We're four games into the season, and well, the Oregon defense hasn't performed quite like we'd hoped. The Ducks have given up a lot of yards to Nevada, Missouri State, and Arizona, though they won all three games by significant margins. Against Nevada and Missouri State, the Oregon run game looked weak, while against Arizona, the Ducks secondary looked helpless at times.
Luckily, the Ducks are up against a Cal offense that has struggled with consistency. The easy pathway to success for the Ducks is to give Cal a long field, and force the Golden Bears to consistently move the ball and gain first downs. Cal has the talent to move the ball through big plays, but in the last few years, Oregon has done an excellent job at getting opponents into passing downs and succeeding in those situations. If opponents have had to drive the length of the field, they've had trouble scoring points. Let's take a look at the specific matchups in this game.
Stopping the Cal running game:
The first key to Oregon's success will be stopping the Cal running game. While this has been a tougher proposition in past years, this task looks significantly easier with the loss of Shane Vereen. Taking his place is Isi Sofele, and he is backed up by C.J. Anderson. Though their numbers look good overall, if you throw out the game against Presbyterian, the Cal rushing attack averages only 120 yards per game on the ground, at 3.63 yards per carry. This isn't Arizona bad, but it puts the Golden Bears in the bottom 2/3 of the nation.
While the Ducks rushing attack struggled against a pistol and a spread team, they have done quite well against more conventional rushing attacks. While Arizona's rushing offense is rather pathetic, the Ducks held them to only 2.3 yards per carry, and this was with a largely 6-man front. Cal's athletic QB Zach Maynard may give the Ducks some trouble running the ball from time to time, but the Ducks front 7 has been slowly improving, and Cal should have problems moving the ball consistently on the ground. This is simply not a line or rushing attack that strikes fear into opposing teams. They may grow into that, but they aren't there yet.
While many Duck fans are fretting about the Oregon secondary, the battle at the line is really the matchup that will spell success or failure for the Oregon secondary. If the Ducks succeed in stopping the Bear rushing attack with only six-men, the Cal passing attack will have all sorts of trouble throwing against Oregon's corners and safeties. But if safety help is needed to stop the running game, Cal's chances to moving the ball become much better.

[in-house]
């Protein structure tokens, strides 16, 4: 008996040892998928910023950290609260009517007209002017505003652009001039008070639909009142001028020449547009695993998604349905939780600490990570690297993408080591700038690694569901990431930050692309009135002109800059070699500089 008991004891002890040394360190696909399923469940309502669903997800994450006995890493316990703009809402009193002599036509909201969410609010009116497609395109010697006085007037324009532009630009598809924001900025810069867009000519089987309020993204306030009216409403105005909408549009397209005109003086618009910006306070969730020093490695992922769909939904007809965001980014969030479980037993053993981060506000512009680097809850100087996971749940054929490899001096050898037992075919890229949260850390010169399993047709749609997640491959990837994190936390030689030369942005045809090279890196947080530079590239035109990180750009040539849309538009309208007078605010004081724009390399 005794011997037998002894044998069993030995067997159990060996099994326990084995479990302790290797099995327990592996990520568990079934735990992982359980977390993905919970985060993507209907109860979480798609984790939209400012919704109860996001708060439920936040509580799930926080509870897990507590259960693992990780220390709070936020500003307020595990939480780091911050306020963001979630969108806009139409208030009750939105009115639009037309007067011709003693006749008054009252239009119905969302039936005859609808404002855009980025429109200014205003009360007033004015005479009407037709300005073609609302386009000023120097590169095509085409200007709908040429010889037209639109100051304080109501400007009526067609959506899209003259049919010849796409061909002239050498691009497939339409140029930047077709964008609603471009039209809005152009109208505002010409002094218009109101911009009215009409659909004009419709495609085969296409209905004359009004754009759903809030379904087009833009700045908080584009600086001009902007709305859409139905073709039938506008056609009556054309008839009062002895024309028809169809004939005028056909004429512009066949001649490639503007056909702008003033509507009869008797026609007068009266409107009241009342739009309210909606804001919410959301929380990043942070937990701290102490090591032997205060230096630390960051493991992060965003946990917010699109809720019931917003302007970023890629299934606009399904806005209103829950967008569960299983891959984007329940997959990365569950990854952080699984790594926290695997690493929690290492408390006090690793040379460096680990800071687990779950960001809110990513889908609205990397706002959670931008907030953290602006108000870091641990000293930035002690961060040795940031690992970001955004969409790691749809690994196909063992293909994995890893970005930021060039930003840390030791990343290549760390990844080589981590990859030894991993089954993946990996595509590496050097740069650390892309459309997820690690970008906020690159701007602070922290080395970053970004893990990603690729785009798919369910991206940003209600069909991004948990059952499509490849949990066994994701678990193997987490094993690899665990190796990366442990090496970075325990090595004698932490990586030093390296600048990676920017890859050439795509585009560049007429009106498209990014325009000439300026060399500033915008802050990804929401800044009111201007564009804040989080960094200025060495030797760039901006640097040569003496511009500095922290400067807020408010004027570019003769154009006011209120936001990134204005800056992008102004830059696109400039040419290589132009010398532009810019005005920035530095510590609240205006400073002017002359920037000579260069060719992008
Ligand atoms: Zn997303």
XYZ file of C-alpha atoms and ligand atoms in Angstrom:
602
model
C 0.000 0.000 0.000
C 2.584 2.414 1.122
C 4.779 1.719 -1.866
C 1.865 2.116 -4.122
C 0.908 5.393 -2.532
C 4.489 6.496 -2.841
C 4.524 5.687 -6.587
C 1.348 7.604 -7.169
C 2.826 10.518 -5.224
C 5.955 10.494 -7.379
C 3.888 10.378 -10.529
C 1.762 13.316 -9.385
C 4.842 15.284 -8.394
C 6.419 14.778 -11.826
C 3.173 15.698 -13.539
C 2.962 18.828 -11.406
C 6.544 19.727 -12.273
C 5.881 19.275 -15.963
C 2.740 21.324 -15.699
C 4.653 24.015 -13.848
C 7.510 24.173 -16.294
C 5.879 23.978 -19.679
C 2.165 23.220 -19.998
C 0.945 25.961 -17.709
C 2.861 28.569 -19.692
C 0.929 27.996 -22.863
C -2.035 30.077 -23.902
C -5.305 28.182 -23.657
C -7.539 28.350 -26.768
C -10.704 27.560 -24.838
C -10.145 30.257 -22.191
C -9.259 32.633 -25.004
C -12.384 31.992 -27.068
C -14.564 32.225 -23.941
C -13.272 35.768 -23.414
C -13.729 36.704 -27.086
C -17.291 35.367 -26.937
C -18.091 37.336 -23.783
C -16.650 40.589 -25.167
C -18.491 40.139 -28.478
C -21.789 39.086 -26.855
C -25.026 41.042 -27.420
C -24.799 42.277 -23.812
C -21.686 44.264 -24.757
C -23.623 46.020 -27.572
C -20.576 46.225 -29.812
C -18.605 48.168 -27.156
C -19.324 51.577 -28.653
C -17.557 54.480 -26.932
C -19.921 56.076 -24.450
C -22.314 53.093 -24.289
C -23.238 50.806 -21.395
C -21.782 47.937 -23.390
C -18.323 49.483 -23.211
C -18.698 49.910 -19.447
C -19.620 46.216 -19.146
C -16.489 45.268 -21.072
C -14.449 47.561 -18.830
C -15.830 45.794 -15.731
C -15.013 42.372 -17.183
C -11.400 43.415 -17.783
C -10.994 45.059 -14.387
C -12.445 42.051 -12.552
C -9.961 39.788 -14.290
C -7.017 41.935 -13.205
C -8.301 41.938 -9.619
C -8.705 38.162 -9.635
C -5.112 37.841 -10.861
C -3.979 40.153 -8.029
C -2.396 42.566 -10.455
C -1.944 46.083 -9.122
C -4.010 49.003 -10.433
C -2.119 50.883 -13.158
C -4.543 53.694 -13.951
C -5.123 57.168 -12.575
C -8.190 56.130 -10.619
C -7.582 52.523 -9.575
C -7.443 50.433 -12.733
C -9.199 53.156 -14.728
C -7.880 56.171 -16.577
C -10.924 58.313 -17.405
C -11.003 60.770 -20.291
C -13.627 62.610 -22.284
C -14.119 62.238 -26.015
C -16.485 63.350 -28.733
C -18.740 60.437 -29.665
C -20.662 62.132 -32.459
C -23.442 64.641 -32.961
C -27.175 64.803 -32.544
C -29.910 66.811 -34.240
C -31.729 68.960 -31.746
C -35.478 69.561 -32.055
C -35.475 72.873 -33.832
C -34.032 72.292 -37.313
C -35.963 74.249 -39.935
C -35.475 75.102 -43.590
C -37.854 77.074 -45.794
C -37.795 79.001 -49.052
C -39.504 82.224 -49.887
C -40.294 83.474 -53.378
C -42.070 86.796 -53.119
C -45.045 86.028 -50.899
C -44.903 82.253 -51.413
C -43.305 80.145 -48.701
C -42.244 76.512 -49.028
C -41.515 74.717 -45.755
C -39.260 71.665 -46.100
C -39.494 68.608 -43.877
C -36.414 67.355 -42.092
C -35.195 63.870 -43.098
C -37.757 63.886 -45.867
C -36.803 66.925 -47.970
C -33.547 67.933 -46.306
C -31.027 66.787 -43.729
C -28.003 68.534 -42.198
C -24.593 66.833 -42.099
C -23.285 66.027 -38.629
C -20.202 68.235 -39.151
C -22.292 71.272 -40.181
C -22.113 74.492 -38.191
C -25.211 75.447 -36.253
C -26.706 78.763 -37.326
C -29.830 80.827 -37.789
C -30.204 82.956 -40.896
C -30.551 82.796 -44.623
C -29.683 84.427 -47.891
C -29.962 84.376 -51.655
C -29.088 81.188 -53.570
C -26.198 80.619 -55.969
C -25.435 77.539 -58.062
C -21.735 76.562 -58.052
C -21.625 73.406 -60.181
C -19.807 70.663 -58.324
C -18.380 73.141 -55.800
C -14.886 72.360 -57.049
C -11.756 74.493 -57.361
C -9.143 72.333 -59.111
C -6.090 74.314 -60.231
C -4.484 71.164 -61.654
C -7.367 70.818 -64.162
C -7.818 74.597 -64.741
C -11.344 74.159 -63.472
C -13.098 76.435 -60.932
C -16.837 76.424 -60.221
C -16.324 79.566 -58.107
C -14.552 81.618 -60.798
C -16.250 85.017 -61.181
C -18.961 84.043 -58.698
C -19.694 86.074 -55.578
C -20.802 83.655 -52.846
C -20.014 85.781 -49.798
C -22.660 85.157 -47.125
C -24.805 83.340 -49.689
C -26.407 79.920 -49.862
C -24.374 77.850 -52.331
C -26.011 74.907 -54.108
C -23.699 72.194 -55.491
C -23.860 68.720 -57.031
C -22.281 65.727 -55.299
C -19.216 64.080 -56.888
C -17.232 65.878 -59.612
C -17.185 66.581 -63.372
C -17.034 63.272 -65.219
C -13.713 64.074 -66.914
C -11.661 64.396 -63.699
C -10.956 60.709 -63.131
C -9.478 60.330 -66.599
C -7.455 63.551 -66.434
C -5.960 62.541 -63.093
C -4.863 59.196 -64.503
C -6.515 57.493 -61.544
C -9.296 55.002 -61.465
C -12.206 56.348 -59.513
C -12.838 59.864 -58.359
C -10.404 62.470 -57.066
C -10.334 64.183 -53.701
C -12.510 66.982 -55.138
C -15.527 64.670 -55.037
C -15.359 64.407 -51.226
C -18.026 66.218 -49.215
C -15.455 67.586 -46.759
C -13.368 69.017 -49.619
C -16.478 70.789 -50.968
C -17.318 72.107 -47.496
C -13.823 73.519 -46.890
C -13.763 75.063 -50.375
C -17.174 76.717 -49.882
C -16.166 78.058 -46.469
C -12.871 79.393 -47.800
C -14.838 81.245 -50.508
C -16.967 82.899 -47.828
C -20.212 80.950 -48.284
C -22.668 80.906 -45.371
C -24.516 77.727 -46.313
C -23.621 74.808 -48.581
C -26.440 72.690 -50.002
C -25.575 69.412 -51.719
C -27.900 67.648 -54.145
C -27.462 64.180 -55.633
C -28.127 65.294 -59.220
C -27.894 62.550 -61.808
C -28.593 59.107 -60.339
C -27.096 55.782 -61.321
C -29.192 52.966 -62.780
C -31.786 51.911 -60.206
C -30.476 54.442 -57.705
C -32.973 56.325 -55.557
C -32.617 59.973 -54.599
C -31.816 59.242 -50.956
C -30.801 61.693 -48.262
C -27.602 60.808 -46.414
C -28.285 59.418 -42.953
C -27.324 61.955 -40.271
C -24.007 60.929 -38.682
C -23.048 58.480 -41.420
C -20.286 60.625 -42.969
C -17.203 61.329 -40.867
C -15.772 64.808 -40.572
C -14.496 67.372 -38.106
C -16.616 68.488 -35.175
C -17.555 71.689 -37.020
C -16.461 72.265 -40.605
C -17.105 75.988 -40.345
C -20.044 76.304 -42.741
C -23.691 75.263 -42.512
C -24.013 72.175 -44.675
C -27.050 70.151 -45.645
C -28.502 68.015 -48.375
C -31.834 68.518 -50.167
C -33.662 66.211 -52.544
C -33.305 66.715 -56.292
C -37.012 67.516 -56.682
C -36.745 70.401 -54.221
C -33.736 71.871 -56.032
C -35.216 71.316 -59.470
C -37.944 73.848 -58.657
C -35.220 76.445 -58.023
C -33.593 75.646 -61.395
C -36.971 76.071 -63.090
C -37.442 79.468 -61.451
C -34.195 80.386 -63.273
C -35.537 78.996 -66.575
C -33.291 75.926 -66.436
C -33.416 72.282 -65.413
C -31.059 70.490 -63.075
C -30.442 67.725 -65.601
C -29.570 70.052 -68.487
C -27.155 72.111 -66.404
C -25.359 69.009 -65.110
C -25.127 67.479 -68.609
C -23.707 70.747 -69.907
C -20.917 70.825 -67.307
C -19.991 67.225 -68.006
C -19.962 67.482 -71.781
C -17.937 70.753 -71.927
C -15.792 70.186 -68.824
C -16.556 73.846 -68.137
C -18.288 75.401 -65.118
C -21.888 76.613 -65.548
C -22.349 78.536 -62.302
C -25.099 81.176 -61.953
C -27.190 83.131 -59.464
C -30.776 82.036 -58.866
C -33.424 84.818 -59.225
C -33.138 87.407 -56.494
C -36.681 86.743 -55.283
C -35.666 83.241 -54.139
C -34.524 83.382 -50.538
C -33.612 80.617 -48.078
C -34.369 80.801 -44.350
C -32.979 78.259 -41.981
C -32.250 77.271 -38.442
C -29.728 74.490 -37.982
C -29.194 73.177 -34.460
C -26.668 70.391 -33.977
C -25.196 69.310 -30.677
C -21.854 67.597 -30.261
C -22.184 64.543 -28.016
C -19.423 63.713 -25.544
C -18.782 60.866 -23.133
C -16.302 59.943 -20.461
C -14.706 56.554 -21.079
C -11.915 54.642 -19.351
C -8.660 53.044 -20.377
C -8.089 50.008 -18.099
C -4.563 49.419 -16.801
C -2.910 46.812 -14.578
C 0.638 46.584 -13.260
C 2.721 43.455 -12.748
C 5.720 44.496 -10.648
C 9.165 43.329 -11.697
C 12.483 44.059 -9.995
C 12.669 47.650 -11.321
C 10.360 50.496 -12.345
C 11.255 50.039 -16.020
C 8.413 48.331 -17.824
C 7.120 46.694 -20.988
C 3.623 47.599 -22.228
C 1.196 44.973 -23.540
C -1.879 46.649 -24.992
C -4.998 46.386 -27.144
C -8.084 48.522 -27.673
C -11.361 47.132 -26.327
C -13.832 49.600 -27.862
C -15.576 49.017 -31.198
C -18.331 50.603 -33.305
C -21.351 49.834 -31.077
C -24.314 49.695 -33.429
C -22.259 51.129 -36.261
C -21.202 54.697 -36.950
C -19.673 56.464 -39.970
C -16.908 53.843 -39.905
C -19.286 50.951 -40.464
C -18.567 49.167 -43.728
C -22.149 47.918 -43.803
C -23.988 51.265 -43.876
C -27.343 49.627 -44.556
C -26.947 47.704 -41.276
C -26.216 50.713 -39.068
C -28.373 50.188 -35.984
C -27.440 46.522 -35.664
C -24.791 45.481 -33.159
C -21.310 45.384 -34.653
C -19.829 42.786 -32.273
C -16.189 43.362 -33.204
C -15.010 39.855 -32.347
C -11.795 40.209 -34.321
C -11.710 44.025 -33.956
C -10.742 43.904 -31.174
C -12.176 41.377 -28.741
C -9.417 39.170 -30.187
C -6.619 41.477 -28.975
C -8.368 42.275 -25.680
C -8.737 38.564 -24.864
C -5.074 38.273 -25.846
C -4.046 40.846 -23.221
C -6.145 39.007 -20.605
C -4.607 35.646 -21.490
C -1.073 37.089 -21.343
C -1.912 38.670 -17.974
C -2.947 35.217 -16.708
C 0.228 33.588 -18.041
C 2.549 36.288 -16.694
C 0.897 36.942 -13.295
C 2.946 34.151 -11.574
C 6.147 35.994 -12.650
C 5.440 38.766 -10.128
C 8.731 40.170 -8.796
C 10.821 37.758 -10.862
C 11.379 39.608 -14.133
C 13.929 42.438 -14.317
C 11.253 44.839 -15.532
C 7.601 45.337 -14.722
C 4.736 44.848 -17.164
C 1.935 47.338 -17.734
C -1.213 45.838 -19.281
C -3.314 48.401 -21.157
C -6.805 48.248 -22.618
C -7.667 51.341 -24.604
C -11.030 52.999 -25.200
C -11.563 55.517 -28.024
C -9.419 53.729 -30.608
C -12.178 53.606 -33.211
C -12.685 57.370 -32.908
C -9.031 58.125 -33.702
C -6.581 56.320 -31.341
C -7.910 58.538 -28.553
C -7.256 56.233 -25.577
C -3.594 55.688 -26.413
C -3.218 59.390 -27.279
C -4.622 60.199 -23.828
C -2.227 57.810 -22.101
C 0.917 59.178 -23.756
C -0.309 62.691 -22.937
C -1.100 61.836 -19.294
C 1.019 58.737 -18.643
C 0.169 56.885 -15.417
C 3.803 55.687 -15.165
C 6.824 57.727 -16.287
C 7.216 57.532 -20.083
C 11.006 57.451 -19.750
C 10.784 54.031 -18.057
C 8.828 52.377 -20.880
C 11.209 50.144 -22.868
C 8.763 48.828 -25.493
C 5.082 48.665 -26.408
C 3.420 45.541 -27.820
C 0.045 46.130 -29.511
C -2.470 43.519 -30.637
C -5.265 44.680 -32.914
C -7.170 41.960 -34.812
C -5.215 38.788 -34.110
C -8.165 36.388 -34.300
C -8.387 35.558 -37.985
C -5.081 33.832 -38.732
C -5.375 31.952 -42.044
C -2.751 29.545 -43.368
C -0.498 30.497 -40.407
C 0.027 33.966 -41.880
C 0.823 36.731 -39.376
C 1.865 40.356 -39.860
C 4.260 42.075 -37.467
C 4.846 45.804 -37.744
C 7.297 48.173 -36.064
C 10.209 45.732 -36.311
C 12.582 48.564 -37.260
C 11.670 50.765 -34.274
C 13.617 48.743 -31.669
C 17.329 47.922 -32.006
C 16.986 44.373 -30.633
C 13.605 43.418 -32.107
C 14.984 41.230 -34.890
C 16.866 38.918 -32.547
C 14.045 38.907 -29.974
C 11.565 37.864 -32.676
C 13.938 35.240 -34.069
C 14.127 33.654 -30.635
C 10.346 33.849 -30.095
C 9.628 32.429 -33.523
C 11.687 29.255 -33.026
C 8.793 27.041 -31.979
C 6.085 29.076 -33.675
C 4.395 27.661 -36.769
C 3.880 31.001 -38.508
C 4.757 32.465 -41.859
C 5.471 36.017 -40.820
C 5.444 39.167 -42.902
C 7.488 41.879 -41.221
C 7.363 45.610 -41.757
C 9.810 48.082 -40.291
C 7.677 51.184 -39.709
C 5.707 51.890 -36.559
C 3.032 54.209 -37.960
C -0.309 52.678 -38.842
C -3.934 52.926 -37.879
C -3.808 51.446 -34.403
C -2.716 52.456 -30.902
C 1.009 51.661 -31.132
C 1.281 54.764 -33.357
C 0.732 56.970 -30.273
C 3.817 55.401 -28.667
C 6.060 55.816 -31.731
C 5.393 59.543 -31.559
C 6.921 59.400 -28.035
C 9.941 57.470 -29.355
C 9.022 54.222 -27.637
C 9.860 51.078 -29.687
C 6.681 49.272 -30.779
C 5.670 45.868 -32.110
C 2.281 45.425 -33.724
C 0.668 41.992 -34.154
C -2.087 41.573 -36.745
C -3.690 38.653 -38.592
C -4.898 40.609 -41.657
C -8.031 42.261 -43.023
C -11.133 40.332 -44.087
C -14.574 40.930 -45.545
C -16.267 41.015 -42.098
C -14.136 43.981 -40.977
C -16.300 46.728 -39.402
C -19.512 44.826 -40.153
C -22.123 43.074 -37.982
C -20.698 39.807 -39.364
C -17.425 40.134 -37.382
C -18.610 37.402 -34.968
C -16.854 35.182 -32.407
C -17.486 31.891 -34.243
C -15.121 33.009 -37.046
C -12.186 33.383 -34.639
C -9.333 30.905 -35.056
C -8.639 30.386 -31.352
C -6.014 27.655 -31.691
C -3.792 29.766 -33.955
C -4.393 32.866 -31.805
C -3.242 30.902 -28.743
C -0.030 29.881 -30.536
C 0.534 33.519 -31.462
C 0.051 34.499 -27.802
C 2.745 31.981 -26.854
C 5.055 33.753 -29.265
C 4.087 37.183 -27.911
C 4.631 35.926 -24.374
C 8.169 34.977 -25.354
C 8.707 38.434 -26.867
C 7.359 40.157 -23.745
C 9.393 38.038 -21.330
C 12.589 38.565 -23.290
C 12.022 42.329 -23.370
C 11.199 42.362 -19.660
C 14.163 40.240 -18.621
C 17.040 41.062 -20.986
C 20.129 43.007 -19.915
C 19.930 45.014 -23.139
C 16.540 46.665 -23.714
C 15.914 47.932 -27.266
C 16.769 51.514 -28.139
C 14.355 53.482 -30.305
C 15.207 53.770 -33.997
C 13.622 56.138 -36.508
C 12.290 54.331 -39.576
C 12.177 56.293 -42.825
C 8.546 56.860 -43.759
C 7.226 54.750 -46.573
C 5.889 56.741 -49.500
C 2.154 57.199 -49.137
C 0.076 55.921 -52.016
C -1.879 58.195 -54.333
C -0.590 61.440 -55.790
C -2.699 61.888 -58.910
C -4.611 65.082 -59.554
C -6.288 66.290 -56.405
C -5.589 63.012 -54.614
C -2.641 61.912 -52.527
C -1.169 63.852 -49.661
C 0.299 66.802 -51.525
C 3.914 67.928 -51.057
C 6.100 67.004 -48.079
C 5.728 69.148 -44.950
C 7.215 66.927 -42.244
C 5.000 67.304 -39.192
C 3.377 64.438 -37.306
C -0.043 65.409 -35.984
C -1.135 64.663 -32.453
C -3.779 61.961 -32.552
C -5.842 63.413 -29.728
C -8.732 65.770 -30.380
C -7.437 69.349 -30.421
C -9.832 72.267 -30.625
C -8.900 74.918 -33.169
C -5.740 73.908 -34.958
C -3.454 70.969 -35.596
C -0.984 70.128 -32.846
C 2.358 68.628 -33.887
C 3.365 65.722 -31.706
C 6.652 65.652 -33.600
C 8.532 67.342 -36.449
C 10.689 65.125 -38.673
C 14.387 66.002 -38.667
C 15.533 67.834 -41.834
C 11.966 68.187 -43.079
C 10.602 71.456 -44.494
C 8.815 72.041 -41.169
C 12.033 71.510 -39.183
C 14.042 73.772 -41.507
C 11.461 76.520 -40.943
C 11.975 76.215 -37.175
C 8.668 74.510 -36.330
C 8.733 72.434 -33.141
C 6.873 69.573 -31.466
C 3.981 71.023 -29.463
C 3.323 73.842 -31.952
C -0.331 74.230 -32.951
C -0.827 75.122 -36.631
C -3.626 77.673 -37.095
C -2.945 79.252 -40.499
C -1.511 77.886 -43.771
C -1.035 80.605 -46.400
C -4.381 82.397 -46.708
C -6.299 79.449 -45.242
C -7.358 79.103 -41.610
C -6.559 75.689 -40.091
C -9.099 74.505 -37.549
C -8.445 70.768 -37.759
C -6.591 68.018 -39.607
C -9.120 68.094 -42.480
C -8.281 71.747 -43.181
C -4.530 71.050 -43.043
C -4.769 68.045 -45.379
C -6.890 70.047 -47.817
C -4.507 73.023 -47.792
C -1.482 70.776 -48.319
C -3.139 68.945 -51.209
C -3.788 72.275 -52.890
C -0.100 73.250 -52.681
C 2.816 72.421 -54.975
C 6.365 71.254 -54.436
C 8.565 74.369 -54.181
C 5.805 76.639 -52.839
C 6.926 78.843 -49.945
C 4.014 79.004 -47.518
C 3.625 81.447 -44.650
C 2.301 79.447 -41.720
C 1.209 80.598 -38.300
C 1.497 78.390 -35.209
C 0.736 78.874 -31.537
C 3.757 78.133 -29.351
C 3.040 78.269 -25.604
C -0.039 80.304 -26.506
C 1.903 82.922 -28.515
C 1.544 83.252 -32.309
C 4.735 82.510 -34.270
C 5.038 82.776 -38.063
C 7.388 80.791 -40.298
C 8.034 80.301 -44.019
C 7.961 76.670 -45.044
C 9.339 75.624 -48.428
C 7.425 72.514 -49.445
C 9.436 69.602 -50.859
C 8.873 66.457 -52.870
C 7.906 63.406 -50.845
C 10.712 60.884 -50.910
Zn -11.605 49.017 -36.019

Locking down Cal's talented receivers:
Much like the Cal rushing game, the passing game has been inconsistent. But unlike the rushing game, the passing game has been very explosive. The Golden Bears have two of the best receivers in the conference in Keenan Allen and Marvin Jones. Allen is averaging over 100 yards per game, and Jones is averaging over 90. They are dangerous receivers.
While Zach Maynard is completing only 51% of his passes, he is averaging the same amount per attempt as Darron Thomas, who is completing 61% of this passes. When Cal completes passes, they are for a lot of yards, averaging over 15 yards per completion.
Luckily for the Ducks, this receiving corp does not have the depth of the Arizona team we saw last week. Allen and Jones have been the targets for 70% of Cal's passes. These Bears apparently don't share a whole lot. By contrast, Oregon's most targeted receiver is Lavasier Tuinei, and he's targeted only 16% of the time.
This is great news for the Oregon secondary. Against Arizona, they had to cover the whole field. Against Cal, this isn't quite the case. It will almost definitely be going to Jones or Allen, and I'm confident that Nick Aliotti and John Neal will have a strong secondary scheme to limit the production of these two players. While both receivers have been productive, Oregon has a lot of talent at the corner position, and with Cliff Harris hopefully at 100%, it could end up being a long night for Cal receivers as they fight to beat the talented Oregon corners only to face a ball-hawking John Boyett.
If the Ducks are going to be beat through the air, Cal QB Zach Maynard is going to have to find other targets, and he just hasn't done that this season.
While Oregon's pass rush has been inconsistent this year, they showed last week that they can get to the QB in passing situations. If Oregon can get even a modest amount of pressure on Maynard, it could be a long day for the Cal passing attack.
This is a game where the Ducks hold a number of key advantages. Their strengths match up well with Cal's strengths, and I don't think Cal has the skill up front to really exploit Oregon's youth and inexperience at linebacker.
Oregon has one of the most talented secondaries in the conference and (outside of Arizona), teams will have to establish a consistent running game to bring up the safeties and build a successful passing game.
I just don't think that Cal can do this. With such explosive players on the edges, it will be tough for the Ducks to shut them down entirely. But this seems like a game where we should see the Oregon defense step up and play up to their talent level.